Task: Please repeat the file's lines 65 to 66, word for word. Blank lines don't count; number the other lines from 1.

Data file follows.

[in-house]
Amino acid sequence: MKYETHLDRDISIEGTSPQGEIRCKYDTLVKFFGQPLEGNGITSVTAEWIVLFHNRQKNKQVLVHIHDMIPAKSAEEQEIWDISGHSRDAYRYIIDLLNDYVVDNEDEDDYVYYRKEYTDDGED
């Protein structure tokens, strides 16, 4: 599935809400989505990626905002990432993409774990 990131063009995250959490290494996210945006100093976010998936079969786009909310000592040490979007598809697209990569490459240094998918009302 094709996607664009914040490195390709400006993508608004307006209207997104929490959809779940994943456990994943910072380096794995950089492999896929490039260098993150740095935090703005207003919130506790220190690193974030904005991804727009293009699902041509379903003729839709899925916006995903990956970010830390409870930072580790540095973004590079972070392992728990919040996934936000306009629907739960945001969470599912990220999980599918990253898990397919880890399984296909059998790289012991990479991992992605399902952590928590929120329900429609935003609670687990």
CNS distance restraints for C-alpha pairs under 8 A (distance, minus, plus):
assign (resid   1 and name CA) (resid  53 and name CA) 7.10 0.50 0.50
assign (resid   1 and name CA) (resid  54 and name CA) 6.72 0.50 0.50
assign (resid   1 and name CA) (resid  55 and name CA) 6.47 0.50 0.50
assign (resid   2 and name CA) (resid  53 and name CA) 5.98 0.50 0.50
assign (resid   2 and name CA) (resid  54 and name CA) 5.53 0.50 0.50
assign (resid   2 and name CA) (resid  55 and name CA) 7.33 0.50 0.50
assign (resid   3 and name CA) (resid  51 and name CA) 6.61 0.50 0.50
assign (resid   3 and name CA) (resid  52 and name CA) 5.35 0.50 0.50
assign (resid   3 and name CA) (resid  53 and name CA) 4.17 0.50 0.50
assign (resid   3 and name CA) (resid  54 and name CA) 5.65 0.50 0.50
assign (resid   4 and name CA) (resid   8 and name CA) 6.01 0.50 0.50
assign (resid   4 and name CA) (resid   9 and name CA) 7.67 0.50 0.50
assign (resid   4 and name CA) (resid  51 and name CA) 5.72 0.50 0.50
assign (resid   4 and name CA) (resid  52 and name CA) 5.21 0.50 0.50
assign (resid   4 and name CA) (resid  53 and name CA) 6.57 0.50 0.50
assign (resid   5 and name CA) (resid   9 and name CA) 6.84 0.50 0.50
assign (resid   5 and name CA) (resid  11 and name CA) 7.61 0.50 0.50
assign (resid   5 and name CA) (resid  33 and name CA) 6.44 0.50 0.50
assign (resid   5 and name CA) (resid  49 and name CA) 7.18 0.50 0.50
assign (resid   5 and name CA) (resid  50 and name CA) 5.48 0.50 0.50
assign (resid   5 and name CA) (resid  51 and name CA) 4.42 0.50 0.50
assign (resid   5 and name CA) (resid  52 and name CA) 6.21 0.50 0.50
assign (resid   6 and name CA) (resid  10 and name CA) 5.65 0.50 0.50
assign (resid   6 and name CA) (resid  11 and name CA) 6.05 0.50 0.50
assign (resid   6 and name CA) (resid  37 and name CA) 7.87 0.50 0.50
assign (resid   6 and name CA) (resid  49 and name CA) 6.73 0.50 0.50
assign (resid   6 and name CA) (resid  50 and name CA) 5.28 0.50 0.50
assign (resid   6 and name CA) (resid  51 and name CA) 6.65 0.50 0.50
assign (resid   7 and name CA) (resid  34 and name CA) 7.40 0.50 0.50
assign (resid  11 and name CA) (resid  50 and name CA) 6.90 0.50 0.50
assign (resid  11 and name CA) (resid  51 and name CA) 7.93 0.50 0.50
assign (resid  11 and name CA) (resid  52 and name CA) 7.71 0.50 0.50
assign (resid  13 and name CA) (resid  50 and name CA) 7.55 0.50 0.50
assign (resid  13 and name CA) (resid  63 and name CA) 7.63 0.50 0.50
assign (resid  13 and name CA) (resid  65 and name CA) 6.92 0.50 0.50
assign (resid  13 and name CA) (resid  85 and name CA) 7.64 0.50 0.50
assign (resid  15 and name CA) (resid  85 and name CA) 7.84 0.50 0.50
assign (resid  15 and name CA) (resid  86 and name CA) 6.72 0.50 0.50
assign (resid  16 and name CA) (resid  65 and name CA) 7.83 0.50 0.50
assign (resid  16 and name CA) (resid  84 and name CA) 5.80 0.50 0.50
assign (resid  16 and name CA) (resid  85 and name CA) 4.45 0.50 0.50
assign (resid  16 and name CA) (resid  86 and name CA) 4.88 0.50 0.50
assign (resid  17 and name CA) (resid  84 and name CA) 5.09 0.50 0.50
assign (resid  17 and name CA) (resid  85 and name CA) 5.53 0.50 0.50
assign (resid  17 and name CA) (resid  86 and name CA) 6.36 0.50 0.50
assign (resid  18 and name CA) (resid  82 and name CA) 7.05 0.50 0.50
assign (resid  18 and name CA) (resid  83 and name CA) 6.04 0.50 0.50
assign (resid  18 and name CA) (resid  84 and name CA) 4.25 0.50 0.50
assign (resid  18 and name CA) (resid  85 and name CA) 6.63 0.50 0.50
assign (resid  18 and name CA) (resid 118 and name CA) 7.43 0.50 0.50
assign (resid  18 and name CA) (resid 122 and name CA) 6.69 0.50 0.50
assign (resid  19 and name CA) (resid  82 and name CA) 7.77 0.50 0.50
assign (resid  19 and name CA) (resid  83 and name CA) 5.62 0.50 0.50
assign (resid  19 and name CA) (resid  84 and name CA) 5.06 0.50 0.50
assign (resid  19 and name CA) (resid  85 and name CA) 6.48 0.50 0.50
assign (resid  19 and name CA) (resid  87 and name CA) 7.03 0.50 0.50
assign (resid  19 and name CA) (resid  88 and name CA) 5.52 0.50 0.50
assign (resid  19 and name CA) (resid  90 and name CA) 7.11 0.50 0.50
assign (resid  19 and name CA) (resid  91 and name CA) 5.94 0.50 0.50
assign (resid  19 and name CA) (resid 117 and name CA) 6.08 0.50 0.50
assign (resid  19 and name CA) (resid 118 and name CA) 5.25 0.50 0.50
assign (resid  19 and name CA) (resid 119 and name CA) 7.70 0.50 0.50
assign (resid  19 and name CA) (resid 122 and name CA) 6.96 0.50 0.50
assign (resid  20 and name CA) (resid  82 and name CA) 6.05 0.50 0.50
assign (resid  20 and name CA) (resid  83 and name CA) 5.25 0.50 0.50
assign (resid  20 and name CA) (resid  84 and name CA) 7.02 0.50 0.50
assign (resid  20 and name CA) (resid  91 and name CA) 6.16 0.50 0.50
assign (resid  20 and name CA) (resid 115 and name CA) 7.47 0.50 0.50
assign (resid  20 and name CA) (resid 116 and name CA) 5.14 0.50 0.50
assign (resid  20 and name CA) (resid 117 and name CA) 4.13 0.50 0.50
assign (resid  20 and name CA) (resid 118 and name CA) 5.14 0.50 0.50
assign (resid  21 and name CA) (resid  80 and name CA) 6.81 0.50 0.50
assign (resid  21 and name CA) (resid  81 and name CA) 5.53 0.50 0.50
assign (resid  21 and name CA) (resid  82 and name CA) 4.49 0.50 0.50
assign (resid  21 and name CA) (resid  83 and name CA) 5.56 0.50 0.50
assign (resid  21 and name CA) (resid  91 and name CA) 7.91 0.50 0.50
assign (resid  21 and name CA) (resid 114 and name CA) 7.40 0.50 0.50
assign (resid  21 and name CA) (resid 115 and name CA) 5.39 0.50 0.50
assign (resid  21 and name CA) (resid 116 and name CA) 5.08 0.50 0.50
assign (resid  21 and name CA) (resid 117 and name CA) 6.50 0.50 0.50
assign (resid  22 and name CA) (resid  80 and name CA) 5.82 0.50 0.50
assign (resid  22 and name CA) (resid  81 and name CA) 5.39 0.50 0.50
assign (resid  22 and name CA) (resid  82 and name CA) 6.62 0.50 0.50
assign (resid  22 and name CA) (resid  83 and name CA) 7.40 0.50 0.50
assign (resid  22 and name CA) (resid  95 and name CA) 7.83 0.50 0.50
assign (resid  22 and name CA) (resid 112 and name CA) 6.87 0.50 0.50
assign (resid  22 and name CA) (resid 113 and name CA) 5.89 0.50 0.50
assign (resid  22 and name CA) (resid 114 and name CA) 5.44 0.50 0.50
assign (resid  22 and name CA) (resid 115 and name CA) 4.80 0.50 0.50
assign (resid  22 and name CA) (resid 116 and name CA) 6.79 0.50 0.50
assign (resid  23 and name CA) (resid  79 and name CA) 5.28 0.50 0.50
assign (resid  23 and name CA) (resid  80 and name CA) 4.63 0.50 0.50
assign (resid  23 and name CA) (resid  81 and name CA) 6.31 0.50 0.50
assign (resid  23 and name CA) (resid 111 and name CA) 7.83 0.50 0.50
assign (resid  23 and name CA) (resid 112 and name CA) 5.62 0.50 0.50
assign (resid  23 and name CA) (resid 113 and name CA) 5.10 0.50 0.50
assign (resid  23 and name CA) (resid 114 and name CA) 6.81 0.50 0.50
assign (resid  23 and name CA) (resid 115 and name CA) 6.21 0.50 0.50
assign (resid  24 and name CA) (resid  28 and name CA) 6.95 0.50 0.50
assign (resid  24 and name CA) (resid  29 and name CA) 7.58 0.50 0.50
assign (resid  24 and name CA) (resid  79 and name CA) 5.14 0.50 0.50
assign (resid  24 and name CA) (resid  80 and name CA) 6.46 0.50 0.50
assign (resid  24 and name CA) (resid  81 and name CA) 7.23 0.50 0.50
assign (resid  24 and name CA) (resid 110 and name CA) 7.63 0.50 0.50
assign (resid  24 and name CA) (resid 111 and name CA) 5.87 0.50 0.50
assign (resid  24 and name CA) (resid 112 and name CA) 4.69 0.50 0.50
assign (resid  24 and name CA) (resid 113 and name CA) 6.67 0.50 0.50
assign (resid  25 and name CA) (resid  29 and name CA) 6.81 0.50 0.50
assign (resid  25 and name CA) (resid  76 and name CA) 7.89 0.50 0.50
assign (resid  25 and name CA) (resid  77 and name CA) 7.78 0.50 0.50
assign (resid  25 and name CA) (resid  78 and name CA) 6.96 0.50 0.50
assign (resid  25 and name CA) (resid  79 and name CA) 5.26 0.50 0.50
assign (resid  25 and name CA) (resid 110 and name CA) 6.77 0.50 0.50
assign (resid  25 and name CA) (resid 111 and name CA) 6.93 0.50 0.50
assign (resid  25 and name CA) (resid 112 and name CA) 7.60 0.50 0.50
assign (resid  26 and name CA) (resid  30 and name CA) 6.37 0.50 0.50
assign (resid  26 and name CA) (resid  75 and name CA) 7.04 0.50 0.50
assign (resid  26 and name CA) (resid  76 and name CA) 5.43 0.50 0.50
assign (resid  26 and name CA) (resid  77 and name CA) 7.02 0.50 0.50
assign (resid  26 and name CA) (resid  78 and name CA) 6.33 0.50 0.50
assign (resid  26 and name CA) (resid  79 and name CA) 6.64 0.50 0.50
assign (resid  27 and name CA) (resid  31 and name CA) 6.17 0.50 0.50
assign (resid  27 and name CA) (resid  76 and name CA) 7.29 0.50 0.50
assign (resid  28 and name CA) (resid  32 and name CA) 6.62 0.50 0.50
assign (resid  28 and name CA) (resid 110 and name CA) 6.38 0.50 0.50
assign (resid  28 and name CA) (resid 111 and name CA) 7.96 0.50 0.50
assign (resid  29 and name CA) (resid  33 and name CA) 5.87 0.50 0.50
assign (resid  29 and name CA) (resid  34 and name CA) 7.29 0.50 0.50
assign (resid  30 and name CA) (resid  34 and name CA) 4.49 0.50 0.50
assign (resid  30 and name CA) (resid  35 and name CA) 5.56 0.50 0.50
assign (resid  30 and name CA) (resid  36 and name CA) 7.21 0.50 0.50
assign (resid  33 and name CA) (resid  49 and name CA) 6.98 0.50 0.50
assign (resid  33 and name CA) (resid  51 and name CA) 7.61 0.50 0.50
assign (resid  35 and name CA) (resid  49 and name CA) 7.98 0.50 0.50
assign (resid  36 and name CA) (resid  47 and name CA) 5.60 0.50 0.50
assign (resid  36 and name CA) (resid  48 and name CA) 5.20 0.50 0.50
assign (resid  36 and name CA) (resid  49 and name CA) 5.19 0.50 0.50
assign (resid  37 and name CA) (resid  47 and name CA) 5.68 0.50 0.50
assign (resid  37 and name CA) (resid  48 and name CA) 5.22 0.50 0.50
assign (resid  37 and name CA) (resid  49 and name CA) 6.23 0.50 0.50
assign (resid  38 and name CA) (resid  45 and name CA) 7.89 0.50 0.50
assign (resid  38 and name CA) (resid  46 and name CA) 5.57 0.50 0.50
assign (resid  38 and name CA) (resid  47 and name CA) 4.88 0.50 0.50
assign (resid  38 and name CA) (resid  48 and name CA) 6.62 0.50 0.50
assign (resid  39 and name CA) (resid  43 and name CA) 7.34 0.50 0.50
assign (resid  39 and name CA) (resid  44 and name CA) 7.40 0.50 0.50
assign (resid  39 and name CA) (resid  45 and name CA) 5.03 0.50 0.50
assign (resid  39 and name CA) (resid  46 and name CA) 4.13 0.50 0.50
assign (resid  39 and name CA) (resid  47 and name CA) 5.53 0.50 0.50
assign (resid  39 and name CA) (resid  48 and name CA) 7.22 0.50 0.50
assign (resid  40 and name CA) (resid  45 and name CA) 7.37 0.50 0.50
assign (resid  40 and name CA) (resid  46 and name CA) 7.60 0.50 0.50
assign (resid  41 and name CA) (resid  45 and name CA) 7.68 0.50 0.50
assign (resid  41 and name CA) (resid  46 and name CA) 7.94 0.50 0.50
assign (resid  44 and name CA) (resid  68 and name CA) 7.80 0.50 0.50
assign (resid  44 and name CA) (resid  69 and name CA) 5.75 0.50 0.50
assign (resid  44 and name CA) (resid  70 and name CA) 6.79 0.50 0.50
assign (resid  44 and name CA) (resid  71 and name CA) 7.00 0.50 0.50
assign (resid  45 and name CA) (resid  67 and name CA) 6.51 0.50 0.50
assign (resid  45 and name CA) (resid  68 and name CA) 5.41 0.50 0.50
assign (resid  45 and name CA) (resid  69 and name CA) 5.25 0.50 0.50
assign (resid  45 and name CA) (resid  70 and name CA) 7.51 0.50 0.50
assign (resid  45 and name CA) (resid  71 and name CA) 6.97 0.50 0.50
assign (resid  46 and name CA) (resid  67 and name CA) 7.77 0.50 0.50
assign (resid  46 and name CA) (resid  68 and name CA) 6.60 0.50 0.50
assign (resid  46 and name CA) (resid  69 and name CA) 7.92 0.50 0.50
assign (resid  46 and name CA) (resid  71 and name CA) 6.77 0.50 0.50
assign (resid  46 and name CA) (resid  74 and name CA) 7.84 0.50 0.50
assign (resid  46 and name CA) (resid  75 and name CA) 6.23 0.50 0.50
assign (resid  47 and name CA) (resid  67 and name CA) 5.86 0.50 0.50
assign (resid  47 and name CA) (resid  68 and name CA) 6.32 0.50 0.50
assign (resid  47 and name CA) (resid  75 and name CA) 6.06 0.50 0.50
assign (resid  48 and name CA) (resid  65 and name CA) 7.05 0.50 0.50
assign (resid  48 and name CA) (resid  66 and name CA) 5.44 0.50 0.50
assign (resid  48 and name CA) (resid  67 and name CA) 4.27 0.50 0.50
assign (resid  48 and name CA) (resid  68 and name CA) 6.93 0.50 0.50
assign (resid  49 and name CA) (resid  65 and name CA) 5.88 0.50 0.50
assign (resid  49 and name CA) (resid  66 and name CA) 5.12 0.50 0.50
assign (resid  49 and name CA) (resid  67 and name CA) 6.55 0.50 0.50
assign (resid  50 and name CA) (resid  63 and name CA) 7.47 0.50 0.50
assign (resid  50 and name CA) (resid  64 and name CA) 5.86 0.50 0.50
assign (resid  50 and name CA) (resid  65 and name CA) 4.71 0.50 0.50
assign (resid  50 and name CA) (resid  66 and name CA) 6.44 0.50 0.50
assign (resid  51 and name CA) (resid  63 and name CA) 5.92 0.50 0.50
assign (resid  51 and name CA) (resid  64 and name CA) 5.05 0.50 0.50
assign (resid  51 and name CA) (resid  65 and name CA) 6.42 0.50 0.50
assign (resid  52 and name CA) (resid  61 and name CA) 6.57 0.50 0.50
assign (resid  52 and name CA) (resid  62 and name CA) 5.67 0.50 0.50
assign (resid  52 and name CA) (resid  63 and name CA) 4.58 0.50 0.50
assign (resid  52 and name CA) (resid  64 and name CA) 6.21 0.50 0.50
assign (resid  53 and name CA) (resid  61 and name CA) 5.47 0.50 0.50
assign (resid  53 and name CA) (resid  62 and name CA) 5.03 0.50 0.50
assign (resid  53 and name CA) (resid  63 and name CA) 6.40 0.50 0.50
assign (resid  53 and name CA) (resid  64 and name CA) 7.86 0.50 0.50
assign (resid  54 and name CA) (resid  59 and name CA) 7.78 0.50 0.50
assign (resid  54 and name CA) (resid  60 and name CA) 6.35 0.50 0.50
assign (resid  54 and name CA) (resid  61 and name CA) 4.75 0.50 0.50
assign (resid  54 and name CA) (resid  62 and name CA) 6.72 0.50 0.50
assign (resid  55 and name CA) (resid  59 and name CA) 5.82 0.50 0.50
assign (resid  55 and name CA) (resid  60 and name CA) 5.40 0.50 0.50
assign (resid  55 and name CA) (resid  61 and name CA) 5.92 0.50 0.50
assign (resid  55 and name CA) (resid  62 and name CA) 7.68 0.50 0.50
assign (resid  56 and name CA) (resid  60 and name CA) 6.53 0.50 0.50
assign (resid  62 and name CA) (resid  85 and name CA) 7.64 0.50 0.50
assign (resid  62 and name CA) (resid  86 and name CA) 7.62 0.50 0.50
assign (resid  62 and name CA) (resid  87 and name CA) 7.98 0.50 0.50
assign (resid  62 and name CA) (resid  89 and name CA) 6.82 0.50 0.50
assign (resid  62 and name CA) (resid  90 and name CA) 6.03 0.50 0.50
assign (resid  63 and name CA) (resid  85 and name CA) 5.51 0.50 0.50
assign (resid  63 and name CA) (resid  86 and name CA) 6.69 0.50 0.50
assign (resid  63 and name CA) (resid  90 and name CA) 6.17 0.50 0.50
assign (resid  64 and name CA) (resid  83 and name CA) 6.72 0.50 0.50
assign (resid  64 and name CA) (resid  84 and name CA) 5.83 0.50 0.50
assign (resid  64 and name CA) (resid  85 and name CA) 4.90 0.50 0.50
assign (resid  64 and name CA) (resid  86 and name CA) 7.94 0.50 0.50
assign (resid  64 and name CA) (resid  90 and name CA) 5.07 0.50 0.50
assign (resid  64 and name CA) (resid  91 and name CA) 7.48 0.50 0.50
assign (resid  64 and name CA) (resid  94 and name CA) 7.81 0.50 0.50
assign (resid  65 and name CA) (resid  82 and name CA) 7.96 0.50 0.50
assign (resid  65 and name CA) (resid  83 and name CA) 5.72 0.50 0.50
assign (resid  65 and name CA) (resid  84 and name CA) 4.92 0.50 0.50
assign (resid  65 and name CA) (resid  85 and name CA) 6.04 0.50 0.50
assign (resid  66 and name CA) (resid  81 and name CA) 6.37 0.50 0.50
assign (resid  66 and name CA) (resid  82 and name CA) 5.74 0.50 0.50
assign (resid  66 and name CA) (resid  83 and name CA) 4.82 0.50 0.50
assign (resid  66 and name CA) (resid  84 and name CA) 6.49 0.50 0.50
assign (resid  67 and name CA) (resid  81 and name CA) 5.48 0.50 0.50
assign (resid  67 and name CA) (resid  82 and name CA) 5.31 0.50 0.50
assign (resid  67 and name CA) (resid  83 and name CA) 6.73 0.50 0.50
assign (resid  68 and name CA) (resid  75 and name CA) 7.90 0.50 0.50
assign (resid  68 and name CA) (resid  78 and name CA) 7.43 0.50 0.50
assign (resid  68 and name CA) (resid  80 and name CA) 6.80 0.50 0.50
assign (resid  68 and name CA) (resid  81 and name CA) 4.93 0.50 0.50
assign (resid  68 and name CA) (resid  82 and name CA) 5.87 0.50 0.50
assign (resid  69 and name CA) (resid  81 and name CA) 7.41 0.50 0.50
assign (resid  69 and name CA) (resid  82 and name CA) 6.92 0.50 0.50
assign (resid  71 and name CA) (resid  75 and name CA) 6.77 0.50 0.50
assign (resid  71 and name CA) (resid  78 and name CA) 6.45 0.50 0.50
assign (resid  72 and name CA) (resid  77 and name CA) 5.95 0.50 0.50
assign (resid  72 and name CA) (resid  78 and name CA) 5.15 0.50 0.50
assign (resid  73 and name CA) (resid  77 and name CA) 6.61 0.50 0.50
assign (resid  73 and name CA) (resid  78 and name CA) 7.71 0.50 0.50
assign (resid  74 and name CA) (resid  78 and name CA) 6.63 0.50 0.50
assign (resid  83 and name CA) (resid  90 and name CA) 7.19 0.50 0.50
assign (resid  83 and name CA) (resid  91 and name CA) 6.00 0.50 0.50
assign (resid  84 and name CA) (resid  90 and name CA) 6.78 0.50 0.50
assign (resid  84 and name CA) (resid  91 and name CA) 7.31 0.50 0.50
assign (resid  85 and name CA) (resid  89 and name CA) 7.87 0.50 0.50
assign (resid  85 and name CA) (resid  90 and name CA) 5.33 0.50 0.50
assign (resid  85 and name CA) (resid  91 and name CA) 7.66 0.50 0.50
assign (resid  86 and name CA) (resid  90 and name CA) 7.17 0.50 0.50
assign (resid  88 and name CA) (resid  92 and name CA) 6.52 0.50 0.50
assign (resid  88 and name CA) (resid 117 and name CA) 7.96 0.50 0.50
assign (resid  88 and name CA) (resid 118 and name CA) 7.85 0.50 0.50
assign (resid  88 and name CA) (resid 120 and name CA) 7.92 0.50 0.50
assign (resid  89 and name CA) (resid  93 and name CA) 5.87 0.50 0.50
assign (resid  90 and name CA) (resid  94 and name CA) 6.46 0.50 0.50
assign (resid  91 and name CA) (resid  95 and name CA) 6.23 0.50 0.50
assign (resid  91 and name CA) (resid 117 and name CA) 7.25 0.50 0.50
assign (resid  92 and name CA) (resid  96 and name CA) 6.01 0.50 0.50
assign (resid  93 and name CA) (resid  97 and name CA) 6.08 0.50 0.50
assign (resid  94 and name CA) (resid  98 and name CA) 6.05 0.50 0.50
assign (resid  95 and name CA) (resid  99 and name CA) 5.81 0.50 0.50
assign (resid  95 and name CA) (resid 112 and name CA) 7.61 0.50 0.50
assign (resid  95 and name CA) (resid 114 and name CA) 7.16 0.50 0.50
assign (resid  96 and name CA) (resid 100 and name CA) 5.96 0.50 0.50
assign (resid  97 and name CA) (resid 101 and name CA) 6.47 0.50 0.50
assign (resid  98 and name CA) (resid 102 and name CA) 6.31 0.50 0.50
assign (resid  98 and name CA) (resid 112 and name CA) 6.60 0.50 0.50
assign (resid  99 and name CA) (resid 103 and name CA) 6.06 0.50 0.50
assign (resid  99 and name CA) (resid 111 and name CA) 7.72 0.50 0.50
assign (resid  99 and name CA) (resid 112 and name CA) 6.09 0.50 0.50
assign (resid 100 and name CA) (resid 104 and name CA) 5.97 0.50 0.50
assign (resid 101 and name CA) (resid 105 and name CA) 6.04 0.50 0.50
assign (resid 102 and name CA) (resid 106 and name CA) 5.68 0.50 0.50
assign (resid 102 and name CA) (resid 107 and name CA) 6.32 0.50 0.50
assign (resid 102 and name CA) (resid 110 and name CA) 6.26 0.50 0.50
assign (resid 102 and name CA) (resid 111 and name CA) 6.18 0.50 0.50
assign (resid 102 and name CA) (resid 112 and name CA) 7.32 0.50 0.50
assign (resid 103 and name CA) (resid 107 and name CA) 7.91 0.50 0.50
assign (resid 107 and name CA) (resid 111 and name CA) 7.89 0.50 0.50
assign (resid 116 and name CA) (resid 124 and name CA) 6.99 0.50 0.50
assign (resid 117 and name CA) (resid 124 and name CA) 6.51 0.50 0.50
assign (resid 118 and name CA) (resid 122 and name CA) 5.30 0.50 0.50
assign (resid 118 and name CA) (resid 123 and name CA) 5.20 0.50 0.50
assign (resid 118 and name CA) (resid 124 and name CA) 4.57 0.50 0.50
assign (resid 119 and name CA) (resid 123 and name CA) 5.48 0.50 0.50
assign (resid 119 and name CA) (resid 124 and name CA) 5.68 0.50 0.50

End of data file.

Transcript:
assign (resid  19 and name CA) (resid 118 and name CA) 5.25 0.50 0.50
assign (resid  19 and name CA) (resid 119 and name CA) 7.70 0.50 0.50